Emmanuel – Glee Club meets the X factor meets Church music
2100 secondary students from 60 schools all over the Dublin Diocese sang their hearts out in the Helix for the “Emmanuel Live” Concerts in February.
The concerts – run by the Liturgy Resource Centre of the Dublin Diocese – are unique in Ireland with thousands of children between the ages of 12 and 17 all singing Church music, live in front of a full orchestra. The programme began with a pilot project in 2004 for about 350 students and took place in the National Concert Hall. Because of the large numbers now involved the Helix has been the venue for this annual church music festival since 2008. There is a range of liturgical music styles in the programme and this year’s theme celebrated the Year of Faith and 40 years of Trócaire.
Before getting on stage the students participated in workshops in the Helix rehearsing hymns and playing music.
There is also a competition for the positions of soloists on the night with 300 boys and girls competing against each other for a coveted solo position on the Helix stage. The response to this year’s event has been such that the stage has had to be extended in the Helix to accommodate the number of students taking part.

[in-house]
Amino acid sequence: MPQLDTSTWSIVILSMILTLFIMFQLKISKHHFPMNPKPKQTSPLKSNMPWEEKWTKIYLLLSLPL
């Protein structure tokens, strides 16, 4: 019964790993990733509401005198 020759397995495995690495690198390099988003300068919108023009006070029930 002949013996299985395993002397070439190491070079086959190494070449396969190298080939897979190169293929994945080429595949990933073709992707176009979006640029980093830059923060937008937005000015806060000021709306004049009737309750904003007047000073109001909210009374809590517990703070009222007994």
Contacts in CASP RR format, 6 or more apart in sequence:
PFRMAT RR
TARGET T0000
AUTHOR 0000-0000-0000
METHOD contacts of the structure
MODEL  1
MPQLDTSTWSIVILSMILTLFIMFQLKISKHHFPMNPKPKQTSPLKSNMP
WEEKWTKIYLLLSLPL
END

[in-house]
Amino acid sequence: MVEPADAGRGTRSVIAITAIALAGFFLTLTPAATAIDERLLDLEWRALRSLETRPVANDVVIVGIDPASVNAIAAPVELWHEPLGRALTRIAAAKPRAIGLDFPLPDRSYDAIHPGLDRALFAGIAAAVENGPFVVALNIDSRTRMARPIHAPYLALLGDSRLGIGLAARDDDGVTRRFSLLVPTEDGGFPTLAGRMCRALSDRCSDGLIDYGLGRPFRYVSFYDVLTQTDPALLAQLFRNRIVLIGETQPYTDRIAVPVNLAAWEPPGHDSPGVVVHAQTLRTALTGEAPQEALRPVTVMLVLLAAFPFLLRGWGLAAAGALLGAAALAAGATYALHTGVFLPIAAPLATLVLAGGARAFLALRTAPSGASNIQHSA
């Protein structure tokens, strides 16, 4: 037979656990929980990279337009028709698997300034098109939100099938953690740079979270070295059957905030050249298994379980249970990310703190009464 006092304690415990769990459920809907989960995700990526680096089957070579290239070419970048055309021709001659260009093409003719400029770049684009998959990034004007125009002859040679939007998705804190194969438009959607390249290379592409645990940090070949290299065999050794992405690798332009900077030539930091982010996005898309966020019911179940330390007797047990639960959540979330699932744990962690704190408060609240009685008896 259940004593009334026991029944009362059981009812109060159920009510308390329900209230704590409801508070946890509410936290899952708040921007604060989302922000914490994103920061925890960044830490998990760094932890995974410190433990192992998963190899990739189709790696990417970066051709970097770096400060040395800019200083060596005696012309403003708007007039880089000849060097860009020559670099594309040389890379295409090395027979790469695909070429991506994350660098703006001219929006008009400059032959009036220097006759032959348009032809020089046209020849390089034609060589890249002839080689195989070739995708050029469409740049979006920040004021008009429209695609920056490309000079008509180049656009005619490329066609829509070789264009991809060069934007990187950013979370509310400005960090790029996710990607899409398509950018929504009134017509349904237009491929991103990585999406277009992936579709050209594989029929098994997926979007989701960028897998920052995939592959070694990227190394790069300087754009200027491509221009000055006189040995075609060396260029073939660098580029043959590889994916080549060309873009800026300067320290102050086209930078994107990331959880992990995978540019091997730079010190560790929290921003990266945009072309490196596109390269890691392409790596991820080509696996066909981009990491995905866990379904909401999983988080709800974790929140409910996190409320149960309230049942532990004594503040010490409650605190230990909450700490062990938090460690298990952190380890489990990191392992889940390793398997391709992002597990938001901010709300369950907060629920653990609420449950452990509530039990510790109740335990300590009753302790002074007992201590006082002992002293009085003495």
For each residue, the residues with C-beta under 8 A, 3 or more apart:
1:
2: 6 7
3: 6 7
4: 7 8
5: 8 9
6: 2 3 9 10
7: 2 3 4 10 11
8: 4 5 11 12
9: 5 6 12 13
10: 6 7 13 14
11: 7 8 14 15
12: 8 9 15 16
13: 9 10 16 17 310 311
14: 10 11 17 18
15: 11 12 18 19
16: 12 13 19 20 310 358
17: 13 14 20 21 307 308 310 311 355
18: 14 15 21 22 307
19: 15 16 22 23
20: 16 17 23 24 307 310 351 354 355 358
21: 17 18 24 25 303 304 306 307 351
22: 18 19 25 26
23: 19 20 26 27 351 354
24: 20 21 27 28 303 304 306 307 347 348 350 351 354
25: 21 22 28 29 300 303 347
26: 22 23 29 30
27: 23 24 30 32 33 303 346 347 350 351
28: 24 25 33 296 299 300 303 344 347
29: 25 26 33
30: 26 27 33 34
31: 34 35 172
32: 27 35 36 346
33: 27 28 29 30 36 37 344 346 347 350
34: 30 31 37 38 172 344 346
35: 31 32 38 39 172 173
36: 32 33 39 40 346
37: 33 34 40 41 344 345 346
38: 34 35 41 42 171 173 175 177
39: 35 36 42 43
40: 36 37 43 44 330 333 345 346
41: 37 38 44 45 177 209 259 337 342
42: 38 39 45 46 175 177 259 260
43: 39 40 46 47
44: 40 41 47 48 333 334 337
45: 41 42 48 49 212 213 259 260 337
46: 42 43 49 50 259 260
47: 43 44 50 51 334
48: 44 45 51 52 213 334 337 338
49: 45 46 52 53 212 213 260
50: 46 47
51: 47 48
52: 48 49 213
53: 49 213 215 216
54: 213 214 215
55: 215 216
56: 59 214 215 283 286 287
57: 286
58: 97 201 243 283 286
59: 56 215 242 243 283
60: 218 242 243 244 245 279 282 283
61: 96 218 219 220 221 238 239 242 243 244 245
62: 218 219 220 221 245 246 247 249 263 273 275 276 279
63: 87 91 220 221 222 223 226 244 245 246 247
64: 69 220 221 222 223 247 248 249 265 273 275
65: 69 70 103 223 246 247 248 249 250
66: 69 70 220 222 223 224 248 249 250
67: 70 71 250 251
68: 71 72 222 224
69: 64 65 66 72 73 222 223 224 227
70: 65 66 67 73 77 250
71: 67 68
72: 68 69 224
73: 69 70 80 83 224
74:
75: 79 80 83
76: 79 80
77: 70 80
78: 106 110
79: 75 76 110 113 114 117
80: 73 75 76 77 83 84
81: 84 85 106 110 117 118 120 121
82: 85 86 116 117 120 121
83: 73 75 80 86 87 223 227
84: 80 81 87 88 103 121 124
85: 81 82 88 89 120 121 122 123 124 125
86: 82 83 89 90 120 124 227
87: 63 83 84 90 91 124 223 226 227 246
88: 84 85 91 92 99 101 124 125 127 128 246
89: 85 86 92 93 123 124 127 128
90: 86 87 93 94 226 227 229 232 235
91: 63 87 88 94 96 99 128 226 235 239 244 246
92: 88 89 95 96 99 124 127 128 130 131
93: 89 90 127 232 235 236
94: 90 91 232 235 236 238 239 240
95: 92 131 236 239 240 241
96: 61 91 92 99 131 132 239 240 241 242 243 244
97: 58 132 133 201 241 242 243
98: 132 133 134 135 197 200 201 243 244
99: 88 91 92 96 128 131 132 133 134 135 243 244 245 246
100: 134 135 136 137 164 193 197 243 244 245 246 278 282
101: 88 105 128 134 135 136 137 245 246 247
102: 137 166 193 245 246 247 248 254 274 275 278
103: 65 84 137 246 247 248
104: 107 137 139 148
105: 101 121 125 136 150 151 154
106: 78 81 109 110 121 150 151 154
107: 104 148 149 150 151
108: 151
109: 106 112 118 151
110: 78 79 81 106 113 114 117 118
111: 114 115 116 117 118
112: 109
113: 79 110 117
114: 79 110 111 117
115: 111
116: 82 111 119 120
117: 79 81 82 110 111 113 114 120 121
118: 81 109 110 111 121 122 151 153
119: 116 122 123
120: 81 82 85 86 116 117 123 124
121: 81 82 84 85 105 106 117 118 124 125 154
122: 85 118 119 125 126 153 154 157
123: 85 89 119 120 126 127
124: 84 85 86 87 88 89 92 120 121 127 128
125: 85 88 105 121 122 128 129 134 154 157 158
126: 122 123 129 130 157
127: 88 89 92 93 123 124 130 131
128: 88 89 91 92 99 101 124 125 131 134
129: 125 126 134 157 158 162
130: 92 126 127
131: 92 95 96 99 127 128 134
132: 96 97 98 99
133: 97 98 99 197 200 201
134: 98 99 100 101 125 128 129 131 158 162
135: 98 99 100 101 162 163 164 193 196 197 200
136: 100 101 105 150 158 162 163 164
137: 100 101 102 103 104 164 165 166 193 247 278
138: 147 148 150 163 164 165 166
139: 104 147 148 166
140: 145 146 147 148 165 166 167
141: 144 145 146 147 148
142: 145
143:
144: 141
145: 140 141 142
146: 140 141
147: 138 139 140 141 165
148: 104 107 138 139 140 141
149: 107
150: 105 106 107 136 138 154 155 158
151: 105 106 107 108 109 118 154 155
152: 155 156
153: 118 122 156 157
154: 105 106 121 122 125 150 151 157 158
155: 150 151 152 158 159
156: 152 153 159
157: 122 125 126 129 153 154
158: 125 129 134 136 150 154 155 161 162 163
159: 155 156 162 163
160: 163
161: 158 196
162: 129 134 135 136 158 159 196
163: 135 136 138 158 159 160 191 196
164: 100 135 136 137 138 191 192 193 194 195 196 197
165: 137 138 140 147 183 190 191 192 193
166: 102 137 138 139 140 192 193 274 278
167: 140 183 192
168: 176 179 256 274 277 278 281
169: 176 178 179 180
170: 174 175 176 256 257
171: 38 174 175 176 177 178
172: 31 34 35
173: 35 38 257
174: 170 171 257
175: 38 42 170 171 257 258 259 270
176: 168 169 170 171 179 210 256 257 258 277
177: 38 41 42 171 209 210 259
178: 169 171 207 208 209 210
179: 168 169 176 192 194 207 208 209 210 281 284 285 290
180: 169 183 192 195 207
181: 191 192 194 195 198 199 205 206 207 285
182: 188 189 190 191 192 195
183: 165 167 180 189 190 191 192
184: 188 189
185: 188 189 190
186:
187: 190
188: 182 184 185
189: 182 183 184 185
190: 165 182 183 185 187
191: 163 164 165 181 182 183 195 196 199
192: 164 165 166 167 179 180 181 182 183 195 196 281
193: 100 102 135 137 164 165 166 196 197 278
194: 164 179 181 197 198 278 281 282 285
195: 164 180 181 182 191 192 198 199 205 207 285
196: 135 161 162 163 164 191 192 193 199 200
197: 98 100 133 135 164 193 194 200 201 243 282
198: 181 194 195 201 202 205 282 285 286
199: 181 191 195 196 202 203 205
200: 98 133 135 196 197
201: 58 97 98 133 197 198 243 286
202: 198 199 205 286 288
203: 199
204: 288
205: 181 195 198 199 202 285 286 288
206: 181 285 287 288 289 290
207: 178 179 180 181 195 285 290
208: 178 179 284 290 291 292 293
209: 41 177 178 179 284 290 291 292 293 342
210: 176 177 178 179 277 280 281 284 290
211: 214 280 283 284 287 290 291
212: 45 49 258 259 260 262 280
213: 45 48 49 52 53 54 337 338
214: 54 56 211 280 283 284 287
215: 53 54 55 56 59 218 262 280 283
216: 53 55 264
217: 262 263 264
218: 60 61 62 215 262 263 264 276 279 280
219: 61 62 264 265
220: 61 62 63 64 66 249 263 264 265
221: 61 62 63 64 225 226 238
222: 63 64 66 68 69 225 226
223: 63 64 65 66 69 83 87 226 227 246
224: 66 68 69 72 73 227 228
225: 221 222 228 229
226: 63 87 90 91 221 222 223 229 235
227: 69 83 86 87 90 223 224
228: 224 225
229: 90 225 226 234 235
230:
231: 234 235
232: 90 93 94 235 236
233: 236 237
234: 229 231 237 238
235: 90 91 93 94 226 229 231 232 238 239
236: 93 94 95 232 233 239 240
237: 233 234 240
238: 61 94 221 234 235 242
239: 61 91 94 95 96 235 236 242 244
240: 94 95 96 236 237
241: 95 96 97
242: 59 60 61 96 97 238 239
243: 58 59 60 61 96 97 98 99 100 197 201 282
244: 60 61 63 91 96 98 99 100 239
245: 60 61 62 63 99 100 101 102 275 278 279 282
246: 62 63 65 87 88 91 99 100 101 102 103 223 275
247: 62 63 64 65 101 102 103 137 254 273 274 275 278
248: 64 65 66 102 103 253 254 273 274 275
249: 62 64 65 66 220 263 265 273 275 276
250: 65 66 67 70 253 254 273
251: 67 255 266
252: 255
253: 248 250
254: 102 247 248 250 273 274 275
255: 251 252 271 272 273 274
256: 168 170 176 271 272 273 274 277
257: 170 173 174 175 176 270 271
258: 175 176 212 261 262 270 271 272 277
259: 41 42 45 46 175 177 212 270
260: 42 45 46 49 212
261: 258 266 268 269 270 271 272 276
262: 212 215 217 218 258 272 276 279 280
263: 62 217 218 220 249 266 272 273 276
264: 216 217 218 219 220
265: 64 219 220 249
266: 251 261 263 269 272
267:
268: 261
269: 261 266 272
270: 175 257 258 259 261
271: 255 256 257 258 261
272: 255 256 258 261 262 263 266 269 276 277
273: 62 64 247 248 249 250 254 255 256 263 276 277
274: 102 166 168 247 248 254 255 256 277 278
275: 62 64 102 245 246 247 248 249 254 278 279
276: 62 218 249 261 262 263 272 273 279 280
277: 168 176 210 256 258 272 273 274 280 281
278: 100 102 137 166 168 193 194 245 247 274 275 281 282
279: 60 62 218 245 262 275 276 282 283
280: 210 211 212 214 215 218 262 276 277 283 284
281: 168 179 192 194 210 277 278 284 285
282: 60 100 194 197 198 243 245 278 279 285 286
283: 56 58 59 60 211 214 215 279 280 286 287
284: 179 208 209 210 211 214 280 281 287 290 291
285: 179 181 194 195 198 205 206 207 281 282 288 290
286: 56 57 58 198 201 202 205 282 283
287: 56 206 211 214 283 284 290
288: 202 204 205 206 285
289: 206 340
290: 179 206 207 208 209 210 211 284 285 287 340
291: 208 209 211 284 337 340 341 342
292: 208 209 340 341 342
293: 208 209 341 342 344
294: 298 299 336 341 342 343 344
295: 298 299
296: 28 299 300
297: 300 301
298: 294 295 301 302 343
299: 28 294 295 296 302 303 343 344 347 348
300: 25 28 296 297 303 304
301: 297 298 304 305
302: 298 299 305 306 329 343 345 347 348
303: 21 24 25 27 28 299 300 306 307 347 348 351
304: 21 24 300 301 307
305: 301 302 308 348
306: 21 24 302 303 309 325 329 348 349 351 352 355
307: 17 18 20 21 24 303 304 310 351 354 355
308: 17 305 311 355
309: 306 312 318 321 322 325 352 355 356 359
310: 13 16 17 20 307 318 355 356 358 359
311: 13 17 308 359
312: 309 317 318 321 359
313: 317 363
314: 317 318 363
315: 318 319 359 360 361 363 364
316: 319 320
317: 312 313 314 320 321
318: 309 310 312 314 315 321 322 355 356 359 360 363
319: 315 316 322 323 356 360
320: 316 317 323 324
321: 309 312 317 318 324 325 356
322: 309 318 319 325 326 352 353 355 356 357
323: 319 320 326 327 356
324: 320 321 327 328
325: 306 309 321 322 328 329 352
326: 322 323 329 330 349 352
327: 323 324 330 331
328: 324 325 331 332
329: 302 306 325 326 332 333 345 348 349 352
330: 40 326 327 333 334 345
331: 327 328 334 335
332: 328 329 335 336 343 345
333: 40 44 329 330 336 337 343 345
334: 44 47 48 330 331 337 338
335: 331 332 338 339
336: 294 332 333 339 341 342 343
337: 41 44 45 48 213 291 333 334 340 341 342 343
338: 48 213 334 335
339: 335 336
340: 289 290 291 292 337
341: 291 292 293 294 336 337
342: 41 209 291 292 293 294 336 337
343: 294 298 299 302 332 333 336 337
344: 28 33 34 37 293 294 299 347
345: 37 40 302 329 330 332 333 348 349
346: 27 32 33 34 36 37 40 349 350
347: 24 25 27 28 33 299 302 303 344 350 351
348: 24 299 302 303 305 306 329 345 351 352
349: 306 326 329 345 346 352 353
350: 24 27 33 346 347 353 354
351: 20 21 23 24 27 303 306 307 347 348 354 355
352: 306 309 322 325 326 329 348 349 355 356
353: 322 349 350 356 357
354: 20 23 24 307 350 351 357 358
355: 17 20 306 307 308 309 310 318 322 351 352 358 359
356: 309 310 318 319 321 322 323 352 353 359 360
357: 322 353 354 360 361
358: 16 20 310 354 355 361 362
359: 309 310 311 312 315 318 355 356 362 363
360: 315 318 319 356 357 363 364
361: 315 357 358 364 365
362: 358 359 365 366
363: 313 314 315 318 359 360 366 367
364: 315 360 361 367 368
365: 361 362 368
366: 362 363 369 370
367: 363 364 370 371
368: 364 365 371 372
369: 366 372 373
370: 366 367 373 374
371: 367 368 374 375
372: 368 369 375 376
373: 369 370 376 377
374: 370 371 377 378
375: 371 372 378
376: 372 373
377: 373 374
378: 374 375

Particular tribute is due to the music and religion teachers around the Diocese who gave their time, energy and enthusiasm to make these concerts happen. In a church where there was much discussion about the lack of participation by young people, the enthusiasm among students for the Emmanuel Project was really heartening. The Church had no difficulty getting the attention of I tunes generation with its programme of liturgical music.
Some might find it hard to believe that teenagers would be interested in Emmanuel or any event focussing entirely on Liturgical Music, but the workshops and concerts and crucially, the music is clearly appealing to something in the souls of our young people which we hope they will carry with them for life. Teachers tell us that the music from the Emmanuel Programme is finding its way into the liturgical life of the schools and features in Graduation celebrations and other special occasions.